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October 12, 2003

Physical Gaming

We fell out of anti-consumer mode with a big bump yesterday. First I had an intimate moment with the Apple Store; some of you may not be counting down hour by hour to the release of your next operating system upgrade, but for those of us with fewer Macs than people in the house, Fast User Switching is a killer app; we have a child-friendly, stripped down desktop (with a Hello Kitty background) for Marianne, and an even simpler one for Jonathan. And now they'll only be a click away.

And then mid-afternoon we popped into Currys in search of very cheap video recorders. They didn't have any; there seems to be a price below which videos do not fall. But we noticed that the Playstation 2 can now be bought, bundled with an EyeToy, for 139.99. Woo, that's cheap. That's cheaper than I've previously seen a PS2 without an EyeToy. I've been faunching after a PS2 for a while; there are more dance games available for it, and the next Dancing Stage game, while it comes in both PSOne and PS2 versions, has more songs in the PS2 version, including Come on Eileen. And the EyeToy looks like fun. And I wanted to buy a board controller and play SSX. So we left with a big pile of boxes.

It's now about a day later. Steven and I are both knackered from the effort of trying to control a snowboarding game with a board controller. I bought a Gamester Sportsboard in the end; it's relatively tiny (I mean, tiny for a huge physical controller). It acts as the directional and speed controls when playing; you plug a regular controller into it as well to manage your tricks. Unlike dance mats or racing wheels, there's no suggestion that you can control the game more easily with a board; it's incredibly difficult to start with, and after a dozen goes each, we're just about at the stage where we rarely randomly fall off the mountain any more (though falling off the mountain is a major tactic in SSX, don't get me wrong). Another couple of weeks and we'll be playing at about the level of Rank Beginner. Various unaccustomed muscles ache.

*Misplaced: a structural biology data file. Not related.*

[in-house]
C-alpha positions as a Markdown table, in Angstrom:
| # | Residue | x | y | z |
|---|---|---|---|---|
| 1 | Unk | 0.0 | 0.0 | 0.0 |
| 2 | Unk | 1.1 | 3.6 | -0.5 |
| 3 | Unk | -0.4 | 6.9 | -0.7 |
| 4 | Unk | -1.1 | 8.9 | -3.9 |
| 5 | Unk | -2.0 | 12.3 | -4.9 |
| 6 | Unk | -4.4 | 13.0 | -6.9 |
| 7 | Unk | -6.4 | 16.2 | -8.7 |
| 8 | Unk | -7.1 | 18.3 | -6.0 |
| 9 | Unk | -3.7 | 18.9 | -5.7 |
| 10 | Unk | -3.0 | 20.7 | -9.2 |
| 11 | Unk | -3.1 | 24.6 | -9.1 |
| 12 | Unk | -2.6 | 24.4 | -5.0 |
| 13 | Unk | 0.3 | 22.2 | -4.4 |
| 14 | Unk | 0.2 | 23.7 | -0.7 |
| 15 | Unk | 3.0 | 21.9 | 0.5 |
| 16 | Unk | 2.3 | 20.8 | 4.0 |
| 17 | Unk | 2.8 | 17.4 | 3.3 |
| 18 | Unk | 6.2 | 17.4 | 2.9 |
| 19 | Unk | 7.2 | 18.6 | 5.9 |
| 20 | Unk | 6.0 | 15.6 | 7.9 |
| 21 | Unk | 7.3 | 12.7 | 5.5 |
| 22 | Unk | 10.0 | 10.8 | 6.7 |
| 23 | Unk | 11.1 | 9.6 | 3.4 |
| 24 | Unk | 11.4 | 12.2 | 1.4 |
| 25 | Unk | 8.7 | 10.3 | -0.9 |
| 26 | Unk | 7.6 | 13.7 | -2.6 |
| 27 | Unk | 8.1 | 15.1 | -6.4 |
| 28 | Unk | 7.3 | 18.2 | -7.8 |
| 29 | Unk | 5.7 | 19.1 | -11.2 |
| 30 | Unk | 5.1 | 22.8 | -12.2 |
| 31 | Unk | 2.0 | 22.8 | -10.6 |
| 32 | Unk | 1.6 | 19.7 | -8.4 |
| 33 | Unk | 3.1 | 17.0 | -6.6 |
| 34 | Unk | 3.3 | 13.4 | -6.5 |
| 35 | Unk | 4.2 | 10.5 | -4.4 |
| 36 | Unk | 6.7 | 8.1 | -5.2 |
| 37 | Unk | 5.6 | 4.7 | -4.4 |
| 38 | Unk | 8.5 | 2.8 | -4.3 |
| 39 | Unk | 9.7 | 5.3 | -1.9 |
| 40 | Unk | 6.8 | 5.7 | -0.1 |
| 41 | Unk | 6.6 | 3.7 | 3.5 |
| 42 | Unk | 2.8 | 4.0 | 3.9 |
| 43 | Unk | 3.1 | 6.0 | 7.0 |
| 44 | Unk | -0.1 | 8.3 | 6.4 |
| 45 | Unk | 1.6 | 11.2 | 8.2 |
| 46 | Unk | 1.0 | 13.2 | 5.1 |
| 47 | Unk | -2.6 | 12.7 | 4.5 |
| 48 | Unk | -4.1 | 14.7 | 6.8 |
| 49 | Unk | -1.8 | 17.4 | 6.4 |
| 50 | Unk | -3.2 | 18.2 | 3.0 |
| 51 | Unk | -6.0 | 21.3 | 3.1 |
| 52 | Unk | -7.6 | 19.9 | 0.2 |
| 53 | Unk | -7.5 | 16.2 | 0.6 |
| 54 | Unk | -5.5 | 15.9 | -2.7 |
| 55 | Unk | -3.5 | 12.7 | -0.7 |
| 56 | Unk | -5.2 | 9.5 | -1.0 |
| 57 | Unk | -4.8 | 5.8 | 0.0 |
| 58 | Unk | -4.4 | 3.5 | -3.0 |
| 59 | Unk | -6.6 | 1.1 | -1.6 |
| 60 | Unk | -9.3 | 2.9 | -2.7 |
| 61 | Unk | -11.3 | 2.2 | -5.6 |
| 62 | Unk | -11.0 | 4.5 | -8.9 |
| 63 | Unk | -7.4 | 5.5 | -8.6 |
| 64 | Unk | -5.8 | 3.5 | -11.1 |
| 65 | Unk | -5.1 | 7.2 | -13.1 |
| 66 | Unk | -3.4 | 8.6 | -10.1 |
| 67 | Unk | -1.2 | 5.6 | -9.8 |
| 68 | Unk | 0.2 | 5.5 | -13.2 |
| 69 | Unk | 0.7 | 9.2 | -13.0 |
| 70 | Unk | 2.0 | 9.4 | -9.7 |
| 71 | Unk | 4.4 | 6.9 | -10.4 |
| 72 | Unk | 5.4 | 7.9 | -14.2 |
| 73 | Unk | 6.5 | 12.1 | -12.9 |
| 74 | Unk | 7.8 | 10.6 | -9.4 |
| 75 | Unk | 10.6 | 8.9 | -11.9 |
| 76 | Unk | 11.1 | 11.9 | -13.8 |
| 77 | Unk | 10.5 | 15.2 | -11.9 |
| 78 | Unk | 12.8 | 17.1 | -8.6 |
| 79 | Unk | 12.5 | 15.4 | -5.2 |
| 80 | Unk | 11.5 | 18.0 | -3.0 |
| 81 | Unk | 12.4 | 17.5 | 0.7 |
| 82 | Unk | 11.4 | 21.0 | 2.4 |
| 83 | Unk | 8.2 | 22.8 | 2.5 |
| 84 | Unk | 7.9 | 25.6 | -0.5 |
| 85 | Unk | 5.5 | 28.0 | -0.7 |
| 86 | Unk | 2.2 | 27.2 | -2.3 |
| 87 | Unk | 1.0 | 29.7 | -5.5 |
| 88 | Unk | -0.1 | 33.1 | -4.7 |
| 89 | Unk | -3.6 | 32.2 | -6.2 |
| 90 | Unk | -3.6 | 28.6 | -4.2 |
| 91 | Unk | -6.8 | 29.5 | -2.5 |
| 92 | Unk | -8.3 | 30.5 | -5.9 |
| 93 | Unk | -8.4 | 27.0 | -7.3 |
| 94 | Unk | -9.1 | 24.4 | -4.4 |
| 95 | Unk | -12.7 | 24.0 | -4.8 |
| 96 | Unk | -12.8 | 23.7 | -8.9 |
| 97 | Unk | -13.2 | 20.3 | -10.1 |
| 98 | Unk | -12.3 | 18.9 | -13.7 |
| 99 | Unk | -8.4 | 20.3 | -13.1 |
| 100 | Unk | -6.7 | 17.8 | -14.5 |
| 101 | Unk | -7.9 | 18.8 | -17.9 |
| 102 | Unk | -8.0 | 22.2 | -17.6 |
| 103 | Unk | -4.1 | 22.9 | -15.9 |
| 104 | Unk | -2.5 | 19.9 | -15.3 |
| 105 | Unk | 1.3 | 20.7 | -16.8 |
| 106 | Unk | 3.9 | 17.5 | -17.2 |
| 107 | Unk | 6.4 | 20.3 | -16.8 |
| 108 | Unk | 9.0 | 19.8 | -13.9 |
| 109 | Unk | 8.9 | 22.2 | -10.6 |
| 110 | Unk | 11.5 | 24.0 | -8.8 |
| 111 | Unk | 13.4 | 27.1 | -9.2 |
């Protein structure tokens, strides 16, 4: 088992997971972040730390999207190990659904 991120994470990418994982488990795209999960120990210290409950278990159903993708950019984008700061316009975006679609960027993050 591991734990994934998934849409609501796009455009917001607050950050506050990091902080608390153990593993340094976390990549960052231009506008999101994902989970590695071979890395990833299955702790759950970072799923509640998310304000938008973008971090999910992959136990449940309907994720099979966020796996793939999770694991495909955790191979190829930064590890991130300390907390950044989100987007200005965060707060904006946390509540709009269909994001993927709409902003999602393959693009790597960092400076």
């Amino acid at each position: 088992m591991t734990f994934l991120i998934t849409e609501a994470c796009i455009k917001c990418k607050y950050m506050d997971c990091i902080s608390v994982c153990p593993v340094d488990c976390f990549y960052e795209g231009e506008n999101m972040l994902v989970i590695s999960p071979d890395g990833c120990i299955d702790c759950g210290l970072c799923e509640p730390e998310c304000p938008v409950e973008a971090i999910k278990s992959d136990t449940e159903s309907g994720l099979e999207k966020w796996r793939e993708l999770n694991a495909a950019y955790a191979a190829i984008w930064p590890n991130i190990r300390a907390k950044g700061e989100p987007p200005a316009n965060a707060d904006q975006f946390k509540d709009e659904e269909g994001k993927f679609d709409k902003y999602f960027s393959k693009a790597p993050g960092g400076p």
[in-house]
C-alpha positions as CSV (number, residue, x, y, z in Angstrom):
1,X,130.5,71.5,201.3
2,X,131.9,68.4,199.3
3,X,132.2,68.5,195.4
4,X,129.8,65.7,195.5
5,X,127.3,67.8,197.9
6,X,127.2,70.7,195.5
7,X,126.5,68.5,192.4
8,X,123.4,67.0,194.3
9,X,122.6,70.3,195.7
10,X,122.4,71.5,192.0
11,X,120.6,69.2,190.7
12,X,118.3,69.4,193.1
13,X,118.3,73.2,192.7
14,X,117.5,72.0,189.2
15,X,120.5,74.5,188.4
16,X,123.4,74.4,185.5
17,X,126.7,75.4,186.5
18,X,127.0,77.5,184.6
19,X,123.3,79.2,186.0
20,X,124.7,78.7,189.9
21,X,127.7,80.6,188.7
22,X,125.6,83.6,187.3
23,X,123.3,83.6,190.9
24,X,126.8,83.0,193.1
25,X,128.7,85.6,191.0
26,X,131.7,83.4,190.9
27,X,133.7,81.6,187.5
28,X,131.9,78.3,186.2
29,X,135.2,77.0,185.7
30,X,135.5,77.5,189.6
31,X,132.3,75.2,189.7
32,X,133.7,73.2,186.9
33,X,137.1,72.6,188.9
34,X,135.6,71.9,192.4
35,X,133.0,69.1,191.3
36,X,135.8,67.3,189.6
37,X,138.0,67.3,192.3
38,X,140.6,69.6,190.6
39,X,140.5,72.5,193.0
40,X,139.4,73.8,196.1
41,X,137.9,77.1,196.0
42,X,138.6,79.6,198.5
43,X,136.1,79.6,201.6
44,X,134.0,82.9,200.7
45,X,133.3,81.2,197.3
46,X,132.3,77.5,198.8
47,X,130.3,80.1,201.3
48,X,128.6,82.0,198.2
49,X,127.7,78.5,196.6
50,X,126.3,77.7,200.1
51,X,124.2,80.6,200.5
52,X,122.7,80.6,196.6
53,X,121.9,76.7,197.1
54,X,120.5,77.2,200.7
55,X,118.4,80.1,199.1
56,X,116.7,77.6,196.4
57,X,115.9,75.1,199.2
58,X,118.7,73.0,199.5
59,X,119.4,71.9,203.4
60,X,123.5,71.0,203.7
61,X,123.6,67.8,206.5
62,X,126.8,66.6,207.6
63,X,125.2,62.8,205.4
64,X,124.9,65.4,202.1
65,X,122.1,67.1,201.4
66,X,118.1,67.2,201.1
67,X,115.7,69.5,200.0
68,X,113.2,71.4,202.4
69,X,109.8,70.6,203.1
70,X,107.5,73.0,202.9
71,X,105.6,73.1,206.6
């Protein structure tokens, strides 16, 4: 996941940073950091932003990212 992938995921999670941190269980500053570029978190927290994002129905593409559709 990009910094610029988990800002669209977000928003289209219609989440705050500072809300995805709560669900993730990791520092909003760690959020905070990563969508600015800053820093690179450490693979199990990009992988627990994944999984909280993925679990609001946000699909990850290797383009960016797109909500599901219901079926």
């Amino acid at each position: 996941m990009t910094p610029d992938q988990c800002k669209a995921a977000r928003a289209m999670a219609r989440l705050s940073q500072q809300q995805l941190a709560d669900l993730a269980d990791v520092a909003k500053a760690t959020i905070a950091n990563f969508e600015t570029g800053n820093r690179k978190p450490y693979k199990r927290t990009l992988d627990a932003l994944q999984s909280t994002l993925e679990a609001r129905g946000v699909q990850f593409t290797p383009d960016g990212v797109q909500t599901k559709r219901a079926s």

Meanwhile, the EyeToy turned out to be better value than I was expecting. It links a USB camera that sits on top of your telly, with a set of little games that you control with your body. It's clearly a good cheap thrill to be able to see yourself on screen, and the controls (you wave at various bits of the screen to make things happen) are simple enough for Jonathan. The twelve mini-games are very simple; proof of concept rather than anything else. To win them you have to bounce around and wave your arms a lot. There's also a playroom for freeform bouncing around, allowing kids to see themselves onscreen in a variety of different environments. One of my children's favourite exhibits at the Science Museum is a room that displays multicoloured patterns as they dance; one of the dozen EyeToy playroom modes replicates this.

They played with EyeToy for much of the morning, and then challenged us to a series of family battles. The grownups won most of them, but it's not all that common to find physical games that adults and three year olds enjoy playing together.

Marianne and Jonathan washing windows

My theory? The next generation of EyeToy will be motorised, and user IDs will remember how tall people are; when you load it, it will automatically swivel up for Steven and down for Jonathan.

Posted by Alison Scott at October 12, 2003 01:22 PM

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Comments

Alison, you are without a doubt, one of the worse anti-consumers I have ever met.

x Sue

Posted by: Sue Mason at October 15, 2003 10:07 AM

She's the anti-anti-consumer. Hmm. Double negative. Wait, I'm an American, I can do that!

Posted by: Erik V. Olson at October 17, 2003 03:58 AM

Please, Erik. You must study irony from the only people capable of it.

Posted by: Gary Farber at October 19, 2003 08:23 PM

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